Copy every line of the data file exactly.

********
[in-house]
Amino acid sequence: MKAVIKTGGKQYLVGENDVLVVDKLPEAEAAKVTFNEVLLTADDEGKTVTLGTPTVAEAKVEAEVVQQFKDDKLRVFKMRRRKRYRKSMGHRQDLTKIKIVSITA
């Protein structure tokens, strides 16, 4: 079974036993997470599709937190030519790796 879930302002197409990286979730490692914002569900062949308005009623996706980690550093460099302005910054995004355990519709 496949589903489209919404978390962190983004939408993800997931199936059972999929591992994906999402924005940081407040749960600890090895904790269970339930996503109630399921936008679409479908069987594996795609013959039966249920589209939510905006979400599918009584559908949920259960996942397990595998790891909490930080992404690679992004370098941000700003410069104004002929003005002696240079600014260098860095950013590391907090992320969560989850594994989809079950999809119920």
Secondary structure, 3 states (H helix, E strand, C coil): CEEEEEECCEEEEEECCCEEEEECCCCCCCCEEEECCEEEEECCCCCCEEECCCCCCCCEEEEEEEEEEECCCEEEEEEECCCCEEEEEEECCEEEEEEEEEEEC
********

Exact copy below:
[in-house]
Amino acid sequence: MKAVIKTGGKQYLVGENDVLVVDKLPEAEAAKVTFNEVLLTADDEGKTVTLGTPTVAEAKVEAEVVQQFKDDKLRVFKMRRRKRYRKSMGHRQDLTKIKIVSITA
């Protein structure tokens, strides 16, 4: 079974036993997470599709937190030519790796 879930302002197409990286979730490692914002569900062949308005009623996706980690550093460099302005910054995004355990519709 496949589903489209919404978390962190983004939408993800997931199936059972999929591992994906999402924005940081407040749960600890090895904790269970339930996503109630399921936008679409479908069987594996795609013959039966249920589209939510905006979400599918009584559908949920259960996942397990595998790891909490930080992404690679992004370098941000700003410069104004002929003005002696240079600014260098860095950013590391907090992320969560989850594994989809079950999809119920």
Secondary structure, 3 states (H helix, E strand, C coil): CEEEEEECCEEEEEECCCEEEEECCCCCCCCEEEECCEEEEECCCCCCEEECCCCCCCCEEEEEEEEEEECCCEEEEEEECCCCEEEEEEECCEEEEEEEEEEEC